New Yorkers Tried to Shoot Eric Adams and Curtis Sliwa. Now They’re Trying to Be Mayor.

New Yorkers Tried to Shoot Eric Adams and Curtis Sliwa. Now They’re Trying to Be Mayor. 1

It surely says something about New York City’s legendary “bad old days” that the mayoral race concluding on Tuesday pits a candidate who was shot at in the 1990s, possibly by his fellow police officers, against one who was hit, by mobsters.

And it maybe says more about New York City in 2021 that that, in a contest whose outcome has never been in any doubt, those apparent assassination attempts have hardly registered with voters.

That’s despite Guardian Angels founder Curtis Sliwa, running the longest of long-shot campaigns as the Republican candidate in a city with a more than six-to-one Democratic voter advantage, repeatedly bringing up how he was shot five times in the service of the city (which is how he’s framed getting shot by a mobster for talking trash about him on the radio).

That was a front-page story in 1992, when there were a near-record 1,995 murders in the city. It was four years before someone shouted the name of a New York City police sergeant driving home before dawn on a winter morning in 1996 (983 murders, for the first year under a thousand since 1968) after studying with a friend for the lieutenant’s exam, and then fired a shot through his back windshield. The tabloids ran brief items about the shooting the next day, and that was that.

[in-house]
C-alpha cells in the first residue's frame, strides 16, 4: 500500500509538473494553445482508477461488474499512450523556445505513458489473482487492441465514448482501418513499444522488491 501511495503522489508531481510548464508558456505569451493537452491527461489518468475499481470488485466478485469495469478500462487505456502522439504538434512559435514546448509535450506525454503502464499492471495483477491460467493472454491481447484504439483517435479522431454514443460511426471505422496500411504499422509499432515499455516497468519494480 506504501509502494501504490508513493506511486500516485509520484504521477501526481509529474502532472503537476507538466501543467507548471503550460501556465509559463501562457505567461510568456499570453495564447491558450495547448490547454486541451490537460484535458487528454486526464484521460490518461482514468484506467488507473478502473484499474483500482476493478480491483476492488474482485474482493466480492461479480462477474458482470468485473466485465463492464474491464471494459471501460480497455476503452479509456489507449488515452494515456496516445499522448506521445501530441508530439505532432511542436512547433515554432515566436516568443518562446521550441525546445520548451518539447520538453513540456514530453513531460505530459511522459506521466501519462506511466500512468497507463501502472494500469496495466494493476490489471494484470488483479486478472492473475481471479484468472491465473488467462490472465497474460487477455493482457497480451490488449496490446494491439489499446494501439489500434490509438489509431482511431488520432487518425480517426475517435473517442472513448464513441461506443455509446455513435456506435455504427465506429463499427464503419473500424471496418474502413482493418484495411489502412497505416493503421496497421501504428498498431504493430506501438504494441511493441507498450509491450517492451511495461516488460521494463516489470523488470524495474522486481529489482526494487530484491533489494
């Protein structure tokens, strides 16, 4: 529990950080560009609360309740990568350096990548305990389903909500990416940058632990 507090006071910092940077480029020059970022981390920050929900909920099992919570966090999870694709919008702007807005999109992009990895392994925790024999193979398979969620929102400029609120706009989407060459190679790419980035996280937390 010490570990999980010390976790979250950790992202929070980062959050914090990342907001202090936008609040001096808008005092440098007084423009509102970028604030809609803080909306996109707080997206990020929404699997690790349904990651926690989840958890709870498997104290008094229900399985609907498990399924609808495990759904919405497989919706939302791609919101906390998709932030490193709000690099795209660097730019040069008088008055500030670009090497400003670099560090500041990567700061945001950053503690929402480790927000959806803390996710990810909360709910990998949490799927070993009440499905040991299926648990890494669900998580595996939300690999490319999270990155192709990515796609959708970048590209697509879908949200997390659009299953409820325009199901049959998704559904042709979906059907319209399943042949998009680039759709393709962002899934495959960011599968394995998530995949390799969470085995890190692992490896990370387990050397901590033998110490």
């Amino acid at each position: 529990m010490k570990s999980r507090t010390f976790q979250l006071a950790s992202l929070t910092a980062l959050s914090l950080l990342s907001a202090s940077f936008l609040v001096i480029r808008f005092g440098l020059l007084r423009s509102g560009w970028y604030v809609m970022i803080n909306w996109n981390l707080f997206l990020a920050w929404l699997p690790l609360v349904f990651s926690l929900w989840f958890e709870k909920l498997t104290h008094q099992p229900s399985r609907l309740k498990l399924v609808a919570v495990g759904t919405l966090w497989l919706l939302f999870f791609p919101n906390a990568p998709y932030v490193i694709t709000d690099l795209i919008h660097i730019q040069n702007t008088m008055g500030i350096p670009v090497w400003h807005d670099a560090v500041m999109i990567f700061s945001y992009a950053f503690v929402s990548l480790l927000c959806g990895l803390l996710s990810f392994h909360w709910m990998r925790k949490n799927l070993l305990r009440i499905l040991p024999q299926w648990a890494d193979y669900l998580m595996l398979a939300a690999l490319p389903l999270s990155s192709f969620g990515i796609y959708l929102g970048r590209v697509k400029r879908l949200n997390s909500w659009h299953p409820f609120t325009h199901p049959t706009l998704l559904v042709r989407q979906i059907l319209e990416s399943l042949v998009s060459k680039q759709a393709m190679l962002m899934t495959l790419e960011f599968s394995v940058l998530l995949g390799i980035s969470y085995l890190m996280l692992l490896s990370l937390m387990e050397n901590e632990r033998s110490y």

That cop was Eric Adams, now the Brooklyn borough president. He leaned heavily on his compelling personal biography during the Democratic primary he won as a rise in 2020 to 468 murders, which would have been a miraculous number in the 1990s, reoriented that race around public safety. Adams didn’t talk publicly about the shooting after it happened and has addressed the shot fired at him only once in the 30 years since, in an interview at the beginning of this year with longtime investigative reporter Greg B. Smith of the local news outlet The City.

Chris Hondros

Adams recalled to Smith that he’d been turning off of Atlantic Avenue onto Classon Avenue in Brooklyn “when he noticed the dark-colored sedan pull inside his lane and a gun barrel pointing out of the driver’s side window. And that’s when he heard someone in the car call his name… Adams stomped on the accelerator and the bullet hit the rear window of the car he was driving, shattering the glass.”

Adams told Smith that he wondered now if the shooter, who he said at the time was Black, could have been another police officer, angry at the co-founder of 100 Blacks in Law Enforcement Who Care, a group that frequently blasted the NYPD and its leadership for letting down Black cops and Black New Yorkers.

“I was at the peak of the fight with the Police Department,” Adams said. I don’t know if some officer, someone in their drunken rage, said, ‘Enough of this guy.’”

He concluded: “When I look back, I’m amazed I was able to get out of the department alive.”

Adams’ team declined my requests to talk with him about that shooting, and the shooting of Sliwa, who he’s mostly ignored and also referred to as a buffoon, a clown, and “a leading voice of being racist.”

Talking to my colleague Michael Daly—who’s been reporting on New York City since before Sliwa founded the Guardian Angels in 1979 or Adams joined the Transit Police, then a separate department, in 1982—he joked: “Call this one The Gang That Couldn’t Get Shot Straight.”

Sliwa has revisited the story of his shooting many times over the last three decades, in court and in the press. A couple months after he’d had his arm broken by mobsters wielding bats outside his apartment in the East Village, he was in the neighborhood hailing a cab outside his apartment at 5 a.m. to get to his radio show, where he’d been talking daily about “Teflon Don” John Gotti Sr.’s trial. But the cab started going the wrong way down a one-way street as a Gambino soldier jumped up from the front seat and started shooting the talker with hollow-point bullets before Sliwa escaped by leaping out the open window of the moving car.